Neanderthal and Climate Change
February 1, 2010 04:33 PM - Andy Soos, ENN

The last Neanderthals in Europe died out at least 37,000 years ago – and both climate change and interaction with modern humans could be involved in their demise. The Neanderthal is an extinct member of the Homo genus that is known from Pleistocene specimens found in Europe and parts of western and central Asia. Neanderthals are either classified as a subspecies of humans or as a separate species. How and why they died out is a matter of debate.

New Ozone Standards could contribute to warming
January 31, 2010 09:40 AM - Richard Harris, NPR, Environmental Health News

The Environmental Protection Agency's proposal to tighten the ozone standard for smog will have an unfortunate side effect: Because of a quirk of atmospheric chemistry, those measures will hasten global warming. There's no question that smog is a hazard that deserves attention. Lydia Wegman of the EPA says the new ozone limits would have significant health benefits. Less smog means fewer asthma attacks, fewer kids in the hospital, fewer days of lost school, "and we also believe that we can reduce the risk of early death in people with heart and lung disease," she says. Here's the tough part: The way many states and localities will reduce smog is by cracking down on the chemicals that produce ozone. And those include nitrogen oxides, or NOx.

Save our Planet!
January 29, 2010 01:45 PM - Andy Soos, ENN

Climate change is hard to imagine since it is dealing with small changes over a long period of time. A new NASA Web site can help younger children understand how and why their planet is changing and what they can do to help keep it habitable. This website is called "Climate Kids". It is geared toward students in grades 4 through 6 and has a multimedia rich website with games and humorous illustrations and animations to help break down the important issue of climate change.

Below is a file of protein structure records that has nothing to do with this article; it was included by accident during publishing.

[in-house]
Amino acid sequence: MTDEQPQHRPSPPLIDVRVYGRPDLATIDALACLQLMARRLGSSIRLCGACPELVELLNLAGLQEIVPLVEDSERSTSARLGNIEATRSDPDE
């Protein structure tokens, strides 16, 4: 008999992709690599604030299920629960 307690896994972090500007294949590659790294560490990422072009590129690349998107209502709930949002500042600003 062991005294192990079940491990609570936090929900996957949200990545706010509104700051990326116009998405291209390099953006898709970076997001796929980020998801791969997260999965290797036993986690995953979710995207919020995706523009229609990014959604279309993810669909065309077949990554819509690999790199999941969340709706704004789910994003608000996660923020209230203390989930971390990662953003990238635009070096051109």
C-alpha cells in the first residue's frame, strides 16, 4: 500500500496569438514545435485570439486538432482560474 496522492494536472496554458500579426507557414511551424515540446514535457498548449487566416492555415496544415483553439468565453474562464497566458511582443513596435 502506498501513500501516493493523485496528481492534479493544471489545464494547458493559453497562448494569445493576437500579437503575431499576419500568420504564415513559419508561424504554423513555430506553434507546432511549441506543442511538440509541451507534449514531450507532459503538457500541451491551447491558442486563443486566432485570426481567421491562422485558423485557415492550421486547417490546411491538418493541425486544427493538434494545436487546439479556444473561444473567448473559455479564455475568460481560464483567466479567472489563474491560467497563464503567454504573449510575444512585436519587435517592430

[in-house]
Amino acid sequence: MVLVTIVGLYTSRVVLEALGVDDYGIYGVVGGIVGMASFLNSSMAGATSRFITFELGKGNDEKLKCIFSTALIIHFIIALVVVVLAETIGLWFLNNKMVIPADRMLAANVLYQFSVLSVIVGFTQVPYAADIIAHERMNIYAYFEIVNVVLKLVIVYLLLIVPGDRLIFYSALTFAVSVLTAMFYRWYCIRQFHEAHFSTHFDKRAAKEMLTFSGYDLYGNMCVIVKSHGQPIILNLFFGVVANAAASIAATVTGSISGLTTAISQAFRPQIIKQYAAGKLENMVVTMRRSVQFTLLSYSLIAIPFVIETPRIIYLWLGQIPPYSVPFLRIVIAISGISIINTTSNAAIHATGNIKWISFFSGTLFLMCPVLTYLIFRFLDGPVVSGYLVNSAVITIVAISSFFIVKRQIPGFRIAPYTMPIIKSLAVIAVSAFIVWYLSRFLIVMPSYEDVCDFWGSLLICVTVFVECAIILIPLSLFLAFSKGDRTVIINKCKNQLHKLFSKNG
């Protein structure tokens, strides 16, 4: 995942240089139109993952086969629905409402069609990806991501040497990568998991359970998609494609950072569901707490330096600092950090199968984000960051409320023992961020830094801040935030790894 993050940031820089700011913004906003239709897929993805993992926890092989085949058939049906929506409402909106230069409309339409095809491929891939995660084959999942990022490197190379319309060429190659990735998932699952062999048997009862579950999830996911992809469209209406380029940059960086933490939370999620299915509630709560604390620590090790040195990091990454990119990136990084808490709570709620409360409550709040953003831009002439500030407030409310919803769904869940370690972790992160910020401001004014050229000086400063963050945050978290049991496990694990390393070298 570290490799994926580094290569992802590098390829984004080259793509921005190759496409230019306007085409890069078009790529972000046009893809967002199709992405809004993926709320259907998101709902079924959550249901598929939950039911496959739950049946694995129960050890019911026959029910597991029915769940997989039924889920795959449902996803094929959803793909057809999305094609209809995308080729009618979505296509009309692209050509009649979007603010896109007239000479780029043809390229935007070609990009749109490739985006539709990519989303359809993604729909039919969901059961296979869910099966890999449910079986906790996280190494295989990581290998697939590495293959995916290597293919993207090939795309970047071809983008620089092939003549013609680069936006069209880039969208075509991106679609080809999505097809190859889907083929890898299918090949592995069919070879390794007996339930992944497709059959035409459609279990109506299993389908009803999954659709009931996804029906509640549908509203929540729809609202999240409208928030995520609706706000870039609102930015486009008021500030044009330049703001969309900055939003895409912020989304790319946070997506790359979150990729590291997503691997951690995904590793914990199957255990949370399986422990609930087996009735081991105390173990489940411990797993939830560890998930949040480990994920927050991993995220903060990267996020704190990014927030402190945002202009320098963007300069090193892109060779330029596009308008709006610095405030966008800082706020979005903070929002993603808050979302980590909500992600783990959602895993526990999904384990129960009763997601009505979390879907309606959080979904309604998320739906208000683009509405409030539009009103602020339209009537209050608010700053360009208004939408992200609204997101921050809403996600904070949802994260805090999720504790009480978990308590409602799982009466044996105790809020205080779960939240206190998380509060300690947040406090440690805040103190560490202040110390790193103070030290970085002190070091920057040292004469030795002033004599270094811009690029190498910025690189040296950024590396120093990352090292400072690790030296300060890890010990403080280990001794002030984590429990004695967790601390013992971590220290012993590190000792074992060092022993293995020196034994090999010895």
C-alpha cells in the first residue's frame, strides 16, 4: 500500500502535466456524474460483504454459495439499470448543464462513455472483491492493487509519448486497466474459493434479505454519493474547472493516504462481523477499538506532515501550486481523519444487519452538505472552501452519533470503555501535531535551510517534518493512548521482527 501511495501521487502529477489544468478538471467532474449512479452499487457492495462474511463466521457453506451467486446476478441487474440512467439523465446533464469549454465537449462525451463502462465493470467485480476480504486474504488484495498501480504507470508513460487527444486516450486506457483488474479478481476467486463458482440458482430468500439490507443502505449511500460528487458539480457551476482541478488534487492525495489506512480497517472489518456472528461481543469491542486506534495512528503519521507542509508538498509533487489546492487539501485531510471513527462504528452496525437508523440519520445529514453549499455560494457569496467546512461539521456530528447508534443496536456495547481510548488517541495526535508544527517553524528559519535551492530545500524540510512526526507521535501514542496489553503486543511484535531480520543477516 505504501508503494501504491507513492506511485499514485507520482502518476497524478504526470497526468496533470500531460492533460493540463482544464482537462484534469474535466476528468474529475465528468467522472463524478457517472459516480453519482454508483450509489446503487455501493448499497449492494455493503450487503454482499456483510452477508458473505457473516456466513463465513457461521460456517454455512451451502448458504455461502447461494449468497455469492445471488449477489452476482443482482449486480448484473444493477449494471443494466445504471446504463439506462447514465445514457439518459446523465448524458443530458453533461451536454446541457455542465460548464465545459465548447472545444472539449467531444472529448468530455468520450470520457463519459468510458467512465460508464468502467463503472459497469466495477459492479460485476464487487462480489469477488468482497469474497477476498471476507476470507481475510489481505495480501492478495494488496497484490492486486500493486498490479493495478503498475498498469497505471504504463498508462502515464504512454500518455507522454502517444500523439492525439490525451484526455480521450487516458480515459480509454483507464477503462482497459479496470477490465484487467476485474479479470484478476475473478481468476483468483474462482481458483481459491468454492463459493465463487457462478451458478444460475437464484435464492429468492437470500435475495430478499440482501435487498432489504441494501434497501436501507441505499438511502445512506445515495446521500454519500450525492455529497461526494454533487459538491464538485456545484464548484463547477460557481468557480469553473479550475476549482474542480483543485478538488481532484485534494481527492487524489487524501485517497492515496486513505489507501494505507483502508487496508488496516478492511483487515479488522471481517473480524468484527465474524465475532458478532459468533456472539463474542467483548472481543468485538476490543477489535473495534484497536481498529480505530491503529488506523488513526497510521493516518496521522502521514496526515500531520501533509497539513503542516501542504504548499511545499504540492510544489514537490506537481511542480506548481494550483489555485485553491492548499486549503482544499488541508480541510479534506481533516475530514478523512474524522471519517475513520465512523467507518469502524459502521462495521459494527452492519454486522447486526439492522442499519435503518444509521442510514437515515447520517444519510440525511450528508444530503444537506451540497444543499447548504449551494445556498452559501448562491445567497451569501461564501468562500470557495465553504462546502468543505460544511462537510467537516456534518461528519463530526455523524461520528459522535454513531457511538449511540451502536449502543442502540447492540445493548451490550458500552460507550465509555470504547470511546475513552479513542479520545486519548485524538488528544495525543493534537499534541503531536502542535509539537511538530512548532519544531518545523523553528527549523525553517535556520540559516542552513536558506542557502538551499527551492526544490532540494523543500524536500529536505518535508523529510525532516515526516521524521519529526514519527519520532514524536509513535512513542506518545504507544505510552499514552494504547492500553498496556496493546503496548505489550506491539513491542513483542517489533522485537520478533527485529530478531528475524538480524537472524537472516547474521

Global Warming Slowed by Decline in Atmospheric Water Vapor
January 29, 2010 07:03 AM - Sid Perkins, Science News

A sudden and unexplained drop in the amount of water vapor present high in the atmosphere almost a decade ago has substantially slowed the rate of warming at Earth’s surface in recent years, scientists say. In late 2000 and early 2001, concentrations of water vapor in a narrow slice of the lower stratosphere dropped by 0.5 parts per million, or about 10 percent, and have remained relatively stable since then. Because the decline was noted by several types of instruments, including some on satellites and others lofted on balloons, the sharp decrease is presumed to be real, says Karen Rosenlof, a meteorologist at NOAA’s Earth System Research Laboratory in Boulder, Colo.

Concern About Global Warming Continues to Drop in the U.S
January 28, 2010 06:26 AM - Yale Environment 360

Concern about global warming among U.S. adults has dropped significantly, a new poll says, with fewer than 50 percent of Americans saying they are "somewhat" or "very worried" — a 13 percent decrease from a poll taken in October 2008. The percentage of Americans who believe global warming is occurring fell 14 percent to 57 percent, and the percentage who think global warming is caused primarily by human activities fell 10 percent to 47 percent, according to the poll funded by the Yale Project on Climate Change and the George Mason University Center for Climate Change Communication.